B: Brain Damage • Buikhuisen (1987) – offenders do worse in dysfunction tests. Frontal lobe problems linked to this – restricts ability to assess actions and learn from experience. • Farrington et al (1990) ‘The Cambridge Study in Delinquent Development’ – found that high rates of offending are linked to attention deficit and behavioural issues • Murray (1976) – somewhere between 22 and 90% of offenders have ‘learning difficulties’.

C: Mental handicap
Arrested or incomplete development of the mind – mental impairment • Robertson (1981) – tracked 300 mentally handicapped individuals released from hospitals – 12% subsequently convicted of sexual offences.

Lecture Thirteen – Psychology and Crime

Reading:
Williams (2012) Chs. 8-9
Hayward (2005) ‘Psychology and Crime: Understanding the Interface’ in Hale et al. Ch.6
Newburn (2007) Ch. 7
Hollin, C. (2012) ‘Criminological Psychology’, Oxford Handbook of Criminology at Ch. 3
Bernard, T., Snipes, J. and A. Gerould (2010) ‘Vold’s Theoretical Criminology’ Oxford UP, ch. 4
Peay, J. (2012) ‘Mentally disordered offenders, mental health, and crime’, Oxford Handbook of Criminology, ch. 15
McGuire, J. (1995) ‘What Works: Reducing Reoffending’ New York: Wiley
Eysenck, H. (1964) ‘Crime and Personality’ Herts: Paladin
Juby, H. and Farrington, D. (2001) ‘Disentangling the Link between Disrupted Families and Delinquency’ British Journal of Criminology v41 p22.

1: Personality and Crime

Freud’s Theory: The personality has 3 elements – the id, ego, superego. • The Id – basic biological urges and desires – driven by internal INSTINCTS. • The Ego – controls that restrain the id by learning from experiences, using REASON. • The Superego – inner rules and values that child learns – incorporates the CONSCIENCE.
Bowlby (1946, 1951, 1953) – ‘maternal deprivation’. A close relationship with mother figure is needed for mental development, rejection/separation leads to delinquency.
Juby & Farrington (2001) – parental conflict linked to crime more than parental loss.

Eysenck’s Theory of Criminal Personality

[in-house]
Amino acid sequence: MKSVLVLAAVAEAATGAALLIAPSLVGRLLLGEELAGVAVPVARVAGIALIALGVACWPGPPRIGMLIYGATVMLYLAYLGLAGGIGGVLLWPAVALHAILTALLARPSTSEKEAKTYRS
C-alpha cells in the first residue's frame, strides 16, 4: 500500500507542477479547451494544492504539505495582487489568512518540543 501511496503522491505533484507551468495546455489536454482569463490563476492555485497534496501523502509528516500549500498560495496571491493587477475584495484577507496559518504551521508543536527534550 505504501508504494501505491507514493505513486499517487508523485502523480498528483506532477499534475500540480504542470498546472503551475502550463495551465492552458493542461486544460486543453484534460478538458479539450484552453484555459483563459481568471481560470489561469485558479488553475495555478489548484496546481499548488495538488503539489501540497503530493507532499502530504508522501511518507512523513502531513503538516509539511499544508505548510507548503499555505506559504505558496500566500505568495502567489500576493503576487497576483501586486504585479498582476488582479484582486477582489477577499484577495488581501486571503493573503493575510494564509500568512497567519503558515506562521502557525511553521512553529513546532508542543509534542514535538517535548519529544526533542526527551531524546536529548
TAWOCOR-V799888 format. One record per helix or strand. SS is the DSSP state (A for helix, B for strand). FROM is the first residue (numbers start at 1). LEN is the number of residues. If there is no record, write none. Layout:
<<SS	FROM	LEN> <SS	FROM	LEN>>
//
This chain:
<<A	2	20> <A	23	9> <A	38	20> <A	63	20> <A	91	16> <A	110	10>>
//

‘Crime and Personality’ (1964) • Human personality incorporates two main continuums: extrovert-introvert (E scale) and stable-unstable/neurotic (N scale). There is also a P scale – level of psychotism.
[pic]
• McGurk and McDougall (1981) Neurotic Extroverts only present among offending sample, Stable Introverts only present among non-offenders. • The P scale relates to psychotism, those who are uncaring and cruel, least able to interact with others. The most criminalistic of all are Neurotic Extroverts with high P scores.

Personality Testing

Waldo and Dinitz (1967) of 94 studies, 81% found differences between criminals and non-criminals. BUT – no personality traits consistently link to crime. • The Minnesota Multiphasic Personality Inventory (MMPI) – a personality test developed for use in diagnosis of adult psychiatric conditions. • Scales include: hypochondria, depression, psychopathic deviation, paranoia, neurosis, schizophrenia and introversion. Are there links between scores on these scales and crime? • Waldo and Dinitz (1967) – ‘psychopathic personality’ scale relates to people who are rebellious, disregarding of rules, aggressive, and selfish. Strongest link between high score on this scale and criminality. • Lundman (1993) – 3 of the MMPI scales are linked to offending. Psychopathic deviation, schizophrenia, and hypomania. People in 2 of these 3 categories – 35% are offenders.

2: Mental Illness and Crime